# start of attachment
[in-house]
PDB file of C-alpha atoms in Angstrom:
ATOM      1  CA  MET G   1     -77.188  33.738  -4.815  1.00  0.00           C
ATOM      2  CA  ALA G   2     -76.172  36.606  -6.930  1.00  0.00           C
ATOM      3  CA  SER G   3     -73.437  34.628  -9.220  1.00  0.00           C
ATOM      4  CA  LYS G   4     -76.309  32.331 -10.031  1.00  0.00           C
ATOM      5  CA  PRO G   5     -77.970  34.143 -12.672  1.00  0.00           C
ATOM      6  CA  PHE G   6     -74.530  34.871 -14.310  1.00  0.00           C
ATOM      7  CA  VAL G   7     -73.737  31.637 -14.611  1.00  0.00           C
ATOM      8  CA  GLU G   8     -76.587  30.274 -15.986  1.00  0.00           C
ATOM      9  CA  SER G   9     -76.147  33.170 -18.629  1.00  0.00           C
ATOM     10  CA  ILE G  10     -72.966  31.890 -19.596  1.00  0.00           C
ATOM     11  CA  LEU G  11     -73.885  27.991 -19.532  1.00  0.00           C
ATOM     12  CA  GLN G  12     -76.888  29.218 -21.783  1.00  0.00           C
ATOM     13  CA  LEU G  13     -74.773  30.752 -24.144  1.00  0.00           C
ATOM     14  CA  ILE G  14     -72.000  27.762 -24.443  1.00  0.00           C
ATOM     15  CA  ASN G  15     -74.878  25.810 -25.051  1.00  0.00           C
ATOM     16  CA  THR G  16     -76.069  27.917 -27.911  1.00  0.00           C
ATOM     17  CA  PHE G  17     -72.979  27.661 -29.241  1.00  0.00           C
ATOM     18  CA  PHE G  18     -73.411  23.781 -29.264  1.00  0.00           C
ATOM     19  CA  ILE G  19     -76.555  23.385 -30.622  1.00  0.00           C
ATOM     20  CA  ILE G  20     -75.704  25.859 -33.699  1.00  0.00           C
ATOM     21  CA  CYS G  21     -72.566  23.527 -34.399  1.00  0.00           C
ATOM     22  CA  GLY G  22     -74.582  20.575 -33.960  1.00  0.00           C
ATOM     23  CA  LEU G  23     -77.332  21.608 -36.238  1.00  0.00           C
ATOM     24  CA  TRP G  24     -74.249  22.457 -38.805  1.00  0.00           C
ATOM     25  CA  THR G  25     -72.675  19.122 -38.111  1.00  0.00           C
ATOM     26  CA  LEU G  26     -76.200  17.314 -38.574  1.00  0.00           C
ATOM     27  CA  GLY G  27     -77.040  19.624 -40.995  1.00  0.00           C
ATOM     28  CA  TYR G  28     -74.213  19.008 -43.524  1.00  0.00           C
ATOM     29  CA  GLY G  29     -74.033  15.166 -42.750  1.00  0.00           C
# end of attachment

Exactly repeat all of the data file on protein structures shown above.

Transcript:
[in-house]
PDB file of C-alpha atoms in Angstrom:
ATOM      1  CA  MET G   1     -77.188  33.738  -4.815  1.00  0.00           C
ATOM      2  CA  ALA G   2     -76.172  36.606  -6.930  1.00  0.00           C
ATOM      3  CA  SER G   3     -73.437  34.628  -9.220  1.00  0.00           C
ATOM      4  CA  LYS G   4     -76.309  32.331 -10.031  1.00  0.00           C
ATOM      5  CA  PRO G   5     -77.970  34.143 -12.672  1.00  0.00           C
ATOM      6  CA  PHE G   6     -74.530  34.871 -14.310  1.00  0.00           C
ATOM      7  CA  VAL G   7     -73.737  31.637 -14.611  1.00  0.00           C
ATOM      8  CA  GLU G   8     -76.587  30.274 -15.986  1.00  0.00           C
ATOM      9  CA  SER G   9     -76.147  33.170 -18.629  1.00  0.00           C
ATOM     10  CA  ILE G  10     -72.966  31.890 -19.596  1.00  0.00           C
ATOM     11  CA  LEU G  11     -73.885  27.991 -19.532  1.00  0.00           C
ATOM     12  CA  GLN G  12     -76.888  29.218 -21.783  1.00  0.00           C
ATOM     13  CA  LEU G  13     -74.773  30.752 -24.144  1.00  0.00           C
ATOM     14  CA  ILE G  14     -72.000  27.762 -24.443  1.00  0.00           C
ATOM     15  CA  ASN G  15     -74.878  25.810 -25.051  1.00  0.00           C
ATOM     16  CA  THR G  16     -76.069  27.917 -27.911  1.00  0.00           C
ATOM     17  CA  PHE G  17     -72.979  27.661 -29.241  1.00  0.00           C
ATOM     18  CA  PHE G  18     -73.411  23.781 -29.264  1.00  0.00           C
ATOM     19  CA  ILE G  19     -76.555  23.385 -30.622  1.00  0.00           C
ATOM     20  CA  ILE G  20     -75.704  25.859 -33.699  1.00  0.00           C
ATOM     21  CA  CYS G  21     -72.566  23.527 -34.399  1.00  0.00           C
ATOM     22  CA  GLY G  22     -74.582  20.575 -33.960  1.00  0.00           C
ATOM     23  CA  LEU G  23     -77.332  21.608 -36.238  1.00  0.00           C
ATOM     24  CA  TRP G  24     -74.249  22.457 -38.805  1.00  0.00           C
ATOM     25  CA  THR G  25     -72.675  19.122 -38.111  1.00  0.00           C
ATOM     26  CA  LEU G  26     -76.200  17.314 -38.574  1.00  0.00           C
ATOM     27  CA  GLY G  27     -77.040  19.624 -40.995  1.00  0.00           C
ATOM     28  CA  TYR G  28     -74.213  19.008 -43.524  1.00  0.00           C
ATOM     29  CA  GLY G  29     -74.033  15.166 -42.750  1.00  0.00           C